Relationships with both are key for Ewan, with his role being to give both Olly and Dave the materials they need to keep the mills working. The growth in the Fort William sawmill has certainly added to his workload, with the increasing volumes that have been required there each year. 

“The log diet for Fort William ranges from 3.1 m logs with a minimum diameter of 14 cm,” he said, “Right up to 8.2 m logs with a 90 cm maximum diameter for the K3 large log line. Boat of Garten is predominately 4.9 m lengths with a small requirement for 3.7 m lengths. The recent addition of a round fencing line at this mill adds to the challenge, because of the tight specifications required. Dave needs round wood between and 8 cm and 11 cm diameter with lengths between 1.7 m and 2.7 m.”

Ewan is well placed to be a log buyer, having in the past worked for Tilhill Forestry as a timber harvesting manager. He is therefore well used to seeing the job from all sides and has, over the years, worked at times for both Tilhill and BSW. A big part of the job role, other than reviewing and placing orders, is taking part in regular meetings with timber suppliers including Tilhill Forestry’s harvesting teams and the mill teams. In his role, he reports to Tilhill’s Regional Harvesting Manager for Northern Scotland, Gavin Brown.

Never mind the differing requirements of each of the mills in terms of log size and specification, there are also major differences in terms of the weekly volumes needed by each of them. Fort William consumes around 10,000 tonnes per week of roundwood, which equates to some 400 lorry loads. Boat of Garten, on the other hand, requires around 1,900 tonnes or 80 lorry loads.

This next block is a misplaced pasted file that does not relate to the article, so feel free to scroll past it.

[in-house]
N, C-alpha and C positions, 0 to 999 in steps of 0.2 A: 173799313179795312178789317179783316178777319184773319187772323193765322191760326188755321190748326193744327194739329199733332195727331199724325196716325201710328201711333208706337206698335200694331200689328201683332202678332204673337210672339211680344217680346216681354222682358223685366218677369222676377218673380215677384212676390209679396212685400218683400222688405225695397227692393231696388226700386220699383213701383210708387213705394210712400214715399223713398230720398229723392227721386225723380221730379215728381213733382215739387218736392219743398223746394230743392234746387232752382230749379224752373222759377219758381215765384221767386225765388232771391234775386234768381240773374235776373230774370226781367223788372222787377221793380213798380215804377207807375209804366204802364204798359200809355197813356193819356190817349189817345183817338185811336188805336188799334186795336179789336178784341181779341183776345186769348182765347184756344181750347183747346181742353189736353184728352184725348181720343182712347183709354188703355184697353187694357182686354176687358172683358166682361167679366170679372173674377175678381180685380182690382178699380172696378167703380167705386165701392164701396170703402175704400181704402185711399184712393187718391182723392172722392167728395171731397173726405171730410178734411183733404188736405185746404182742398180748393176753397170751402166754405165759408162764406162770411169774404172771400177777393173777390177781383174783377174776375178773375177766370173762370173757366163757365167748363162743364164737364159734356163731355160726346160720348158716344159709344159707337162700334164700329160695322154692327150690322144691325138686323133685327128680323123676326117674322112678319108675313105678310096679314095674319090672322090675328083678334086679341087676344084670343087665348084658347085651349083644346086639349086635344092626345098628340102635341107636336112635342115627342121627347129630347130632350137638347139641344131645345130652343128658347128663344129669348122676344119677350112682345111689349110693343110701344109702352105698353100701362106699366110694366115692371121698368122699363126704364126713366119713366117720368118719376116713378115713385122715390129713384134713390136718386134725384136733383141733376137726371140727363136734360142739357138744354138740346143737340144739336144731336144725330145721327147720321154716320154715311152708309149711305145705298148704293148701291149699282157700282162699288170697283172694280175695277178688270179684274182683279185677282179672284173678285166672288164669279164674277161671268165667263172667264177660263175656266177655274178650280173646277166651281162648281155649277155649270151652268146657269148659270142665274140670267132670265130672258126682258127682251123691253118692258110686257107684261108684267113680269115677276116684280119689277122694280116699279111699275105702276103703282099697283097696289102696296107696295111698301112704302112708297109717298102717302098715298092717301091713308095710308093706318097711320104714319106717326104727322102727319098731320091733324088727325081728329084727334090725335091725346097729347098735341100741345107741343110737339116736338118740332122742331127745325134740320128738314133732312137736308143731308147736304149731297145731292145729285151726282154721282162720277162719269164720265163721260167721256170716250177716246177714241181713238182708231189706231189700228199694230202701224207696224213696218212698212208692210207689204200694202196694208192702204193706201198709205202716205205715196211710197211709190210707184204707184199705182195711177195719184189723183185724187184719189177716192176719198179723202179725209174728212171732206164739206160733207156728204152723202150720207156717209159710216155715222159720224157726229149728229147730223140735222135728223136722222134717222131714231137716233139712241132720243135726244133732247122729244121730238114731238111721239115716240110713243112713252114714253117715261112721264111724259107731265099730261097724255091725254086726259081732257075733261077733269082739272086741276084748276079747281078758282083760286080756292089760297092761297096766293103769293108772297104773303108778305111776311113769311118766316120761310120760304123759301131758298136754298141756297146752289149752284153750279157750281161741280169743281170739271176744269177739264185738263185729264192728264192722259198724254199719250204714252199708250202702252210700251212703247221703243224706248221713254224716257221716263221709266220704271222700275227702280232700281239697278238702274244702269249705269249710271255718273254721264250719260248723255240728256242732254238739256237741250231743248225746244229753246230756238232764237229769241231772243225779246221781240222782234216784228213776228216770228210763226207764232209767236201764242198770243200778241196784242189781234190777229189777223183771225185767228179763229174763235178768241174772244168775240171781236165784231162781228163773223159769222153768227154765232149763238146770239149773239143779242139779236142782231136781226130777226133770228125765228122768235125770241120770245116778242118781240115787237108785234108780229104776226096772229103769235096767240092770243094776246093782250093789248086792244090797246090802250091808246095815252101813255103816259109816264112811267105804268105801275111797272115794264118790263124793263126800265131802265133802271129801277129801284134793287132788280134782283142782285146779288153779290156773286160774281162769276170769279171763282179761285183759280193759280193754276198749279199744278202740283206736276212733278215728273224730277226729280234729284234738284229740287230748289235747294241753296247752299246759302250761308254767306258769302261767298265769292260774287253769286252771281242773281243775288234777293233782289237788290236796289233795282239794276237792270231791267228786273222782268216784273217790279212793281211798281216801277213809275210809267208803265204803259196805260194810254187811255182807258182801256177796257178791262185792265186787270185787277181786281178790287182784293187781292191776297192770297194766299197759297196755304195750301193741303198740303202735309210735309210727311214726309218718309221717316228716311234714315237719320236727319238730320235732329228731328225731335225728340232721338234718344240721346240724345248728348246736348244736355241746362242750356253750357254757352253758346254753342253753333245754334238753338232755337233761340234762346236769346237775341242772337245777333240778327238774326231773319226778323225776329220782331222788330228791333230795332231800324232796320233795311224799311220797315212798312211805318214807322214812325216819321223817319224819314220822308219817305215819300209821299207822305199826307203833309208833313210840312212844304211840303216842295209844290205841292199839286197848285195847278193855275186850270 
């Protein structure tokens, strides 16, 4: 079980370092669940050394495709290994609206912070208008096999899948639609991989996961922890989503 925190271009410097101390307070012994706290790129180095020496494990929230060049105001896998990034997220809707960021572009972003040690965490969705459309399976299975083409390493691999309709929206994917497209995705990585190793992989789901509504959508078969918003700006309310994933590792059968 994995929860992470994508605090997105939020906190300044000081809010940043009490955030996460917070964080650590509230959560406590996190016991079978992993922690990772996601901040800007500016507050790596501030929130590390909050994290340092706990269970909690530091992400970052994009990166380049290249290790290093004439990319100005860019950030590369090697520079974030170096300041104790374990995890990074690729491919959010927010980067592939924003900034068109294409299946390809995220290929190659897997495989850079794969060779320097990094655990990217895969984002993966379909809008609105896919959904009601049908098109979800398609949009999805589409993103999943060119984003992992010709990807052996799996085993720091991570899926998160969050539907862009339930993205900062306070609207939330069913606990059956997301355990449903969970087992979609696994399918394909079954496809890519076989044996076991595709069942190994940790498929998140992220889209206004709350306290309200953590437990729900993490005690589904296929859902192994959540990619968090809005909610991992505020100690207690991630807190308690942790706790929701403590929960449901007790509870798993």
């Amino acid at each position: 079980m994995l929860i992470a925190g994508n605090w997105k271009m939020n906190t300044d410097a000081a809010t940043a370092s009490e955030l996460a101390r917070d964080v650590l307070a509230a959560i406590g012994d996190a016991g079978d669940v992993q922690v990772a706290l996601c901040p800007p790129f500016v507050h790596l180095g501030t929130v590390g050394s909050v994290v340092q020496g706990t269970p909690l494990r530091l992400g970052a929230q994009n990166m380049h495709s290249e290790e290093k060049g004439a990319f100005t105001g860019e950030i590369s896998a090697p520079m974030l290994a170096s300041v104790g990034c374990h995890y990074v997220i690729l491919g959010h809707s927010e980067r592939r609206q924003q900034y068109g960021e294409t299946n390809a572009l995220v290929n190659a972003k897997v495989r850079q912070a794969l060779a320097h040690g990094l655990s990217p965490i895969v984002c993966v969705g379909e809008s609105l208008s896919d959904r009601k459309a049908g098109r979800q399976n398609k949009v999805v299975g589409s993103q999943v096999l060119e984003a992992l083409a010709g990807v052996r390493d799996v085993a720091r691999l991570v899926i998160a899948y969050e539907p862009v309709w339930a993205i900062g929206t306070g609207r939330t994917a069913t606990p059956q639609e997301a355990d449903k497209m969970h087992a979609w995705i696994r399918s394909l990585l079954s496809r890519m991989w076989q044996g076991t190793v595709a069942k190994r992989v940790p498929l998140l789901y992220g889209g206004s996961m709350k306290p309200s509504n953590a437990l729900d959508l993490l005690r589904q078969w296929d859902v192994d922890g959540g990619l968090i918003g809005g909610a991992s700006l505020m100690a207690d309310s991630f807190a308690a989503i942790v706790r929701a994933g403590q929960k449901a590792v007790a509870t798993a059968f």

Fort William is also supplied by boat, as the site is located adjacent to Corpach Harbour. Log vessel shiploads range in size from 750 to 1,000 tonnes. These come from islands including Mull, allowing timber to be utilised from areas with inadequate road infrastructure that otherwise would be difficult to market.

In terms of tree species, both mills use Sitka spruce as the dominant species. Boat of Garten also uses Scots and lodgepole pine through the winter months, and some mixed conifers. Fort William uses Spruce, but also takes a small percentage of Douglas fir and larch, but no pine species. Ewan sources timber from a number of companies including Tilhill Forestry, Iggesund, Euroforest, Scottish Woodlands and Egger, for ‘over the weighbridge’, where the timber is delivered in directly to the mills.